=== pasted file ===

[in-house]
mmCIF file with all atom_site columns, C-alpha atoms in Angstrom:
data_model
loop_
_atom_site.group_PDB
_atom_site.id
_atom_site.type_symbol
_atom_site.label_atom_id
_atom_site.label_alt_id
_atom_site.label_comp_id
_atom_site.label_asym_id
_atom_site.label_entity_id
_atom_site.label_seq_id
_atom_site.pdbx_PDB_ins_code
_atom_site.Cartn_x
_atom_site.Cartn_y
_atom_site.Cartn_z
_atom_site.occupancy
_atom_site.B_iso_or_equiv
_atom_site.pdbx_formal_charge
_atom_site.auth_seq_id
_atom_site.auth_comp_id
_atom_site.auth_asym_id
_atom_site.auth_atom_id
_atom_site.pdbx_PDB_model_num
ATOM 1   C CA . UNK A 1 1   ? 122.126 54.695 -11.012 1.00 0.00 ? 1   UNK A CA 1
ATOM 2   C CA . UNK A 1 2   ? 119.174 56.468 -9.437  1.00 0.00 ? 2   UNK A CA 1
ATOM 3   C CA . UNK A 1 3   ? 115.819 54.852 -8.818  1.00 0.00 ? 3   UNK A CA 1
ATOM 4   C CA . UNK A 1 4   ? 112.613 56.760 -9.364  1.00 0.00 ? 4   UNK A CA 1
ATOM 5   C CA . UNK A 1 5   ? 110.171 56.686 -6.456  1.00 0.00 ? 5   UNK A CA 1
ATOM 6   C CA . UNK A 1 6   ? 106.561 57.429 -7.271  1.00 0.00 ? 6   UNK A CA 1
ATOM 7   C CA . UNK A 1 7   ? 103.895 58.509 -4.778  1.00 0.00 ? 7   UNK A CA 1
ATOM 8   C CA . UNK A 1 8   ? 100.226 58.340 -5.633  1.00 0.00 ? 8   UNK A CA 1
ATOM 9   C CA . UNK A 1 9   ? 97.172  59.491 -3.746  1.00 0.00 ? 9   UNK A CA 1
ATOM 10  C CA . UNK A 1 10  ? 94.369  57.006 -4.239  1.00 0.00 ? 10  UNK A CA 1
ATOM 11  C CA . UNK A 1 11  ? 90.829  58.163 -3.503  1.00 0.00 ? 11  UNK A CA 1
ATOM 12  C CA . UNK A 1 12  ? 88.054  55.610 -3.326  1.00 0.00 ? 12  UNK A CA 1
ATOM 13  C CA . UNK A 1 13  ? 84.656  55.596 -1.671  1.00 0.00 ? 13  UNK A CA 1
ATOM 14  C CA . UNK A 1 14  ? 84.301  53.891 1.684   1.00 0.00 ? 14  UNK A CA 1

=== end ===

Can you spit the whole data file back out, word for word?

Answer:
[in-house]
mmCIF file with all atom_site columns, C-alpha atoms in Angstrom:
data_model
loop_
_atom_site.group_PDB
_atom_site.id
_atom_site.type_symbol
_atom_site.label_atom_id
_atom_site.label_alt_id
_atom_site.label_comp_id
_atom_site.label_asym_id
_atom_site.label_entity_id
_atom_site.label_seq_id
_atom_site.pdbx_PDB_ins_code
_atom_site.Cartn_x
_atom_site.Cartn_y
_atom_site.Cartn_z
_atom_site.occupancy
_atom_site.B_iso_or_equiv
_atom_site.pdbx_formal_charge
_atom_site.auth_seq_id
_atom_site.auth_comp_id
_atom_site.auth_asym_id
_atom_site.auth_atom_id
_atom_site.pdbx_PDB_model_num
ATOM 1   C CA . UNK A 1 1   ? 122.126 54.695 -11.012 1.00 0.00 ? 1   UNK A CA 1
ATOM 2   C CA . UNK A 1 2   ? 119.174 56.468 -9.437  1.00 0.00 ? 2   UNK A CA 1
ATOM 3   C CA . UNK A 1 3   ? 115.819 54.852 -8.818  1.00 0.00 ? 3   UNK A CA 1
ATOM 4   C CA . UNK A 1 4   ? 112.613 56.760 -9.364  1.00 0.00 ? 4   UNK A CA 1
ATOM 5   C CA . UNK A 1 5   ? 110.171 56.686 -6.456  1.00 0.00 ? 5   UNK A CA 1
ATOM 6   C CA . UNK A 1 6   ? 106.561 57.429 -7.271  1.00 0.00 ? 6   UNK A CA 1
ATOM 7   C CA . UNK A 1 7   ? 103.895 58.509 -4.778  1.00 0.00 ? 7   UNK A CA 1
ATOM 8   C CA . UNK A 1 8   ? 100.226 58.340 -5.633  1.00 0.00 ? 8   UNK A CA 1
ATOM 9   C CA . UNK A 1 9   ? 97.172  59.491 -3.746  1.00 0.00 ? 9   UNK A CA 1
ATOM 10  C CA . UNK A 1 10  ? 94.369  57.006 -4.239  1.00 0.00 ? 10  UNK A CA 1
ATOM 11  C CA . UNK A 1 11  ? 90.829  58.163 -3.503  1.00 0.00 ? 11  UNK A CA 1
ATOM 12  C CA . UNK A 1 12  ? 88.054  55.610 -3.326  1.00 0.00 ? 12  UNK A CA 1
ATOM 13  C CA . UNK A 1 13  ? 84.656  55.596 -1.671  1.00 0.00 ? 13  UNK A CA 1
ATOM 14  C CA . UNK A 1 14  ? 84.301  53.891 1.684   1.00 0.00 ? 14  UNK A CA 1